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What will happen to our Matrimonial Home?

What is a matrimonial home?

A matrimonial home is any property in which a person has an interest and that is, or, if the spouses have separated, was at the time of separation, ordinarily occupied by the parties as their family residence. Shortly, a matrimonial home is a dwelling in which both you and your spouse have resided.

Who owns the matrimonial home?

The property law regime in Ontario, outlined in the Family Law Act, defines a matrimonial home whereby both spouses have an equal right to possession, even when one spouse is not in title as the official owner of the property. This means, even if one spouse purchased the home as the owner and has an ownership interest, the other spouse will have an equal right to possess the home on dissolution of a marriage. This limits the title owner’s powers with respect to the alienation of the property i.e. you are not able to sell the property without your spouse’s consent; and you are not able to ask your spouse to vacate the property. Both spouses have an equal right to live in the home until a resolution has been reached. You are also obligated to share the proceeds of the sale of the home equally, even if only one spouse is on title or is the one paying the mortgage.

How can you become the party who lives in the home?

The courts have many ancillary powers and can grant you an order for either exclusive or a time limited possession of a matrimonial home. In deciding who ultimately possesses this property, the courts will consider:

  1. The best interests of the children affected. Here the courts will evaluate the disruptive effects of the move on the child, as well as the child’s preferences;
  2. Whether there are already court orders mandating the possession of the home, the custody of the children, or any other spousal support obligations already in place;
  3. The financial position of the spouses;
  4. Any written agreement between the parties. You cannot contract out of your right to possess a matrimonial home in a marriage contract, however it is possible in a separation agreement;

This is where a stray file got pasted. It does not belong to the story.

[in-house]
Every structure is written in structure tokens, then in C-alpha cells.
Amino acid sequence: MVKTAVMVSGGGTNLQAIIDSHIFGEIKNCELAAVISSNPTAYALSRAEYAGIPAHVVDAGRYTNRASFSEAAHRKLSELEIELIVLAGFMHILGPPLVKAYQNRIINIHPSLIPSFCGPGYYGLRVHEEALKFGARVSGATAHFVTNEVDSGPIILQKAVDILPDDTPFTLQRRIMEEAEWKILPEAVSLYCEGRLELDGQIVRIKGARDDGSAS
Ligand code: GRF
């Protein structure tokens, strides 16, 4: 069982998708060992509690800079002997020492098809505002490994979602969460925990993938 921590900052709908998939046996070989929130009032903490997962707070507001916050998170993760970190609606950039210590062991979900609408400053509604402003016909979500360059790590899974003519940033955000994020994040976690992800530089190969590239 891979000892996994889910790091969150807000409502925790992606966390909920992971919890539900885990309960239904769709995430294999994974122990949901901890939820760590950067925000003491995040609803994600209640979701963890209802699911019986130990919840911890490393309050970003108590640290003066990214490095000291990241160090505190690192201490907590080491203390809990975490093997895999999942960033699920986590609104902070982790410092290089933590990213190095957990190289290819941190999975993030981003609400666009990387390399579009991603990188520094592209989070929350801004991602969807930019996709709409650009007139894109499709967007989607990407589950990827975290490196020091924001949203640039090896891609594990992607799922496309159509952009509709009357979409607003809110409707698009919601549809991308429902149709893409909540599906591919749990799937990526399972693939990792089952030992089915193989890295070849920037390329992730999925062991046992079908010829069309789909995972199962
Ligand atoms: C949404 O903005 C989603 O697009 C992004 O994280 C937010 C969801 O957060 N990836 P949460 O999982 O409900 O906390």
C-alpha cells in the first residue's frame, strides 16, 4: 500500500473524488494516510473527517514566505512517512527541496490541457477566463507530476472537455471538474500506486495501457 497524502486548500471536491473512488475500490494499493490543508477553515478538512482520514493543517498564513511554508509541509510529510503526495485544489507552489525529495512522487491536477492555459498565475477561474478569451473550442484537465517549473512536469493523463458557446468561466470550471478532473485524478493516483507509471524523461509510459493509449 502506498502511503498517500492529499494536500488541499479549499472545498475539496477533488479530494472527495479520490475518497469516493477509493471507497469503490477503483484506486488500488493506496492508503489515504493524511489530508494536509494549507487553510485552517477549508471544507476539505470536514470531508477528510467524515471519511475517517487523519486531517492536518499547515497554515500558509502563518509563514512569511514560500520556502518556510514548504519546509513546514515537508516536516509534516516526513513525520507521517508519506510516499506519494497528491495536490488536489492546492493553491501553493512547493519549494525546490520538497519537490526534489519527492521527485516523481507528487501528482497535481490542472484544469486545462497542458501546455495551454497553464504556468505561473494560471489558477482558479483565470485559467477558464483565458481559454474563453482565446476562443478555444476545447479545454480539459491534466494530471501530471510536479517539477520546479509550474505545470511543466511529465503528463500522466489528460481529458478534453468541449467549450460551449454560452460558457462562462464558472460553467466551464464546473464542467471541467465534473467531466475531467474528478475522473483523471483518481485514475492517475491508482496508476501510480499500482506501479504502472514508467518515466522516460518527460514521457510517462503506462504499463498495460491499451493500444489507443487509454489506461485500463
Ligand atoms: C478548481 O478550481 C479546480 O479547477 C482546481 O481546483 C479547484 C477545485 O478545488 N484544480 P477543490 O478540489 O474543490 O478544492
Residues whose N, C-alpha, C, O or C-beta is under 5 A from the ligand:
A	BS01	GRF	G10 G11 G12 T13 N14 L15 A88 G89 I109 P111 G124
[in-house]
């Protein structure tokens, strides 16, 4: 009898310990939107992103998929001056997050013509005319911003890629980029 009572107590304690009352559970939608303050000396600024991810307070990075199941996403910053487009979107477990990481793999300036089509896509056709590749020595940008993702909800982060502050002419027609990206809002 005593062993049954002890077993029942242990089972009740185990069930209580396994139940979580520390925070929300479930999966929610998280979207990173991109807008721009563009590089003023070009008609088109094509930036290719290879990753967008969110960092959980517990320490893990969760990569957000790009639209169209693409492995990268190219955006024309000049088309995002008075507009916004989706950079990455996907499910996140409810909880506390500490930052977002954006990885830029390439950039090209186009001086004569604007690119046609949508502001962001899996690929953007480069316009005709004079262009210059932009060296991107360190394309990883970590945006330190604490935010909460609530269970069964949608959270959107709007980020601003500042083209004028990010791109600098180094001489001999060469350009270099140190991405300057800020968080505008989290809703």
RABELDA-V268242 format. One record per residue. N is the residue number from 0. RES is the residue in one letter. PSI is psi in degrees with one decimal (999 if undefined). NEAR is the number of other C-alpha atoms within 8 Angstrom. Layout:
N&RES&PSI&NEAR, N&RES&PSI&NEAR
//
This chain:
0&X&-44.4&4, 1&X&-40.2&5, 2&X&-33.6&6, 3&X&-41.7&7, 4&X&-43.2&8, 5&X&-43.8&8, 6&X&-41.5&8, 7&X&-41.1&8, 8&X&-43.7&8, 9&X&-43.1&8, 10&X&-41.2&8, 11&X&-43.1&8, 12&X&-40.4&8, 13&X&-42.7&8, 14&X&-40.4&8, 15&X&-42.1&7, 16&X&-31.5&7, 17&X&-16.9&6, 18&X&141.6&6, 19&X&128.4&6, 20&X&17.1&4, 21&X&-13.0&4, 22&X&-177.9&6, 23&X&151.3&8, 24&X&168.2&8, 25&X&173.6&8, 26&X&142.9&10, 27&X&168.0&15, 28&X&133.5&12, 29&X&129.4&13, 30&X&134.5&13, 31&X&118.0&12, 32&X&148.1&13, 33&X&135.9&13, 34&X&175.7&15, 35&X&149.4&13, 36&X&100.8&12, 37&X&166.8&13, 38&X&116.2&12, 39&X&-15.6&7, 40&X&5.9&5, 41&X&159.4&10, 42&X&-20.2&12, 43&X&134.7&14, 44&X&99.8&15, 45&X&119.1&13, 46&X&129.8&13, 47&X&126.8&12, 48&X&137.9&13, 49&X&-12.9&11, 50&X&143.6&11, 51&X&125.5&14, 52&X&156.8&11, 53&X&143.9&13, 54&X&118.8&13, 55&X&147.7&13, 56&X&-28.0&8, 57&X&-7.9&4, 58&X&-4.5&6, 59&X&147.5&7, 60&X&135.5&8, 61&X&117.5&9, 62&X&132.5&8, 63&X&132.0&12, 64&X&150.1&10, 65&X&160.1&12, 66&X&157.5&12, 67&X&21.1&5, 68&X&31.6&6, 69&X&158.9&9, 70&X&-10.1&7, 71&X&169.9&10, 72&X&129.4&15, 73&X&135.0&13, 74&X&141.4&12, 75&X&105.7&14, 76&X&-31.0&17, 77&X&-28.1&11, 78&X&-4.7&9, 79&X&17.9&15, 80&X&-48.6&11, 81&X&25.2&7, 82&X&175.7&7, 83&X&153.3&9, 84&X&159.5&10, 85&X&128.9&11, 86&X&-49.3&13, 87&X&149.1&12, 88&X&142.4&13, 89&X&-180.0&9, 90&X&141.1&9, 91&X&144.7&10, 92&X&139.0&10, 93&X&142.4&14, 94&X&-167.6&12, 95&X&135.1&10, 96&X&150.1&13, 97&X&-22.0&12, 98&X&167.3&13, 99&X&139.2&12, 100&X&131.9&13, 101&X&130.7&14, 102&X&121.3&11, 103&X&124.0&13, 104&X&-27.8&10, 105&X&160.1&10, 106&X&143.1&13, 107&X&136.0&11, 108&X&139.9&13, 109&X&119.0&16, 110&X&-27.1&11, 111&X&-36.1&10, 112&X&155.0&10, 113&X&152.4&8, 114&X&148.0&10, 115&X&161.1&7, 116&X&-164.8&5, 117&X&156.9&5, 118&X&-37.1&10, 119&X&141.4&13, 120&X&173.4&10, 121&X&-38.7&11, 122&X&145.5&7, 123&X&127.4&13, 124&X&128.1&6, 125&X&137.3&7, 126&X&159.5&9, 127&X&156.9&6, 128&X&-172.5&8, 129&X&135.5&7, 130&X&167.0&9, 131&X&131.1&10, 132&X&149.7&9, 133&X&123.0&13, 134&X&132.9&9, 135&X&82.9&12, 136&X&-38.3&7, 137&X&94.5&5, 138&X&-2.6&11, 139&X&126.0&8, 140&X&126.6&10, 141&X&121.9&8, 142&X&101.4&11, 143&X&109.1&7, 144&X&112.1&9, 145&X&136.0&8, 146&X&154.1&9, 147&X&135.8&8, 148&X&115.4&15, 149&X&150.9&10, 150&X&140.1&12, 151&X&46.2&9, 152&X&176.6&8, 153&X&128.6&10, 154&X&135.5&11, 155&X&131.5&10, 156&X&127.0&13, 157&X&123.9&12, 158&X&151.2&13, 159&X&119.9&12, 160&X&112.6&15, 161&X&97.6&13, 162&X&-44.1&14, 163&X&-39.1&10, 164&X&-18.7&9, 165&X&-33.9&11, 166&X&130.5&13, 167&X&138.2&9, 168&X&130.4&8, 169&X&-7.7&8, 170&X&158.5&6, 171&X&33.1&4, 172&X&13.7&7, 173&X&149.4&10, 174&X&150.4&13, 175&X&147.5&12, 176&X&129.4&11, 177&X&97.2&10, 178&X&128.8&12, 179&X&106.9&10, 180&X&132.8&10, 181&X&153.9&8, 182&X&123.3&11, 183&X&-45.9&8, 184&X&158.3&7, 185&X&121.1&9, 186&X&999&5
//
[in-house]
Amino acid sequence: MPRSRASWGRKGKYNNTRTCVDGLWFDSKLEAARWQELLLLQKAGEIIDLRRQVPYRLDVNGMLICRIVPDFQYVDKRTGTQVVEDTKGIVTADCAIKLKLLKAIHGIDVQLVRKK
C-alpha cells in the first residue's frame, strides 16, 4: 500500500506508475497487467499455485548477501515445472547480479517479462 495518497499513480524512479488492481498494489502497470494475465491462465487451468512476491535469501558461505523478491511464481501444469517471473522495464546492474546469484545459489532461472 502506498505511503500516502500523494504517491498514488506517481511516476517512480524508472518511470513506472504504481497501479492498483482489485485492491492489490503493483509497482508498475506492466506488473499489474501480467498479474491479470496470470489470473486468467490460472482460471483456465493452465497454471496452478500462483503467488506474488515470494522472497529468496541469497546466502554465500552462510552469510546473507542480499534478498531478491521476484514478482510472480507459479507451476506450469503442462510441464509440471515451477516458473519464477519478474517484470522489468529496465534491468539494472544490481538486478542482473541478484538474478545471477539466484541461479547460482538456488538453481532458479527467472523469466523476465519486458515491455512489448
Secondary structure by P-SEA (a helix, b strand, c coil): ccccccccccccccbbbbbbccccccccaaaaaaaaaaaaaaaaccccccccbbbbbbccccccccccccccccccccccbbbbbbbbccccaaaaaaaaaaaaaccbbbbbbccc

5. The availability of other suitable and affordable accommodation; and
  6. Any violence committed by a spouse against other spouse or children.

What rights do spouses in common-law partnerships have?

In Ontario, common law spouses do not have the same rights to equal division of the matrimonial home nor the assets amassed during the relationship. You can however, seek a remedy to receive compensation for contributions you made with your time, or assets, that enabled your partner to accumulate property or increase the value of the matrimonial home. To receive any interest in the property, you must prove there is a constructive trust. This means, the person holding title to the property has an equitable duty to compensate the other spouse, because the title-holder unfairly benefited from the contributions of the spouse who is now left without a property to his/her name. The courts must be convinced that:

  1. The title-holder spouse on title benefited from the contributions of the non-title spouse;
  2. The non-title claimant spouse was not compensated in any way while he/she was contributing with his/her time or money;
  3. There are no legal reasons for the title-holder spouse on title to have benefited without compensating the claimant spouse;
  4. There is a direct and substantial connection between the contributions of the non-title spouse and the home itself.

Once satisfied, the courts will make a decision about whether to award the non-title spouse a possessory interest in the matrimonial home, or award them a sum of money.


NOTE: This article has been written for general information purposes only and does NOT constitute legal advice. For further questions and/or legal advice please consult a qualified lawyer.

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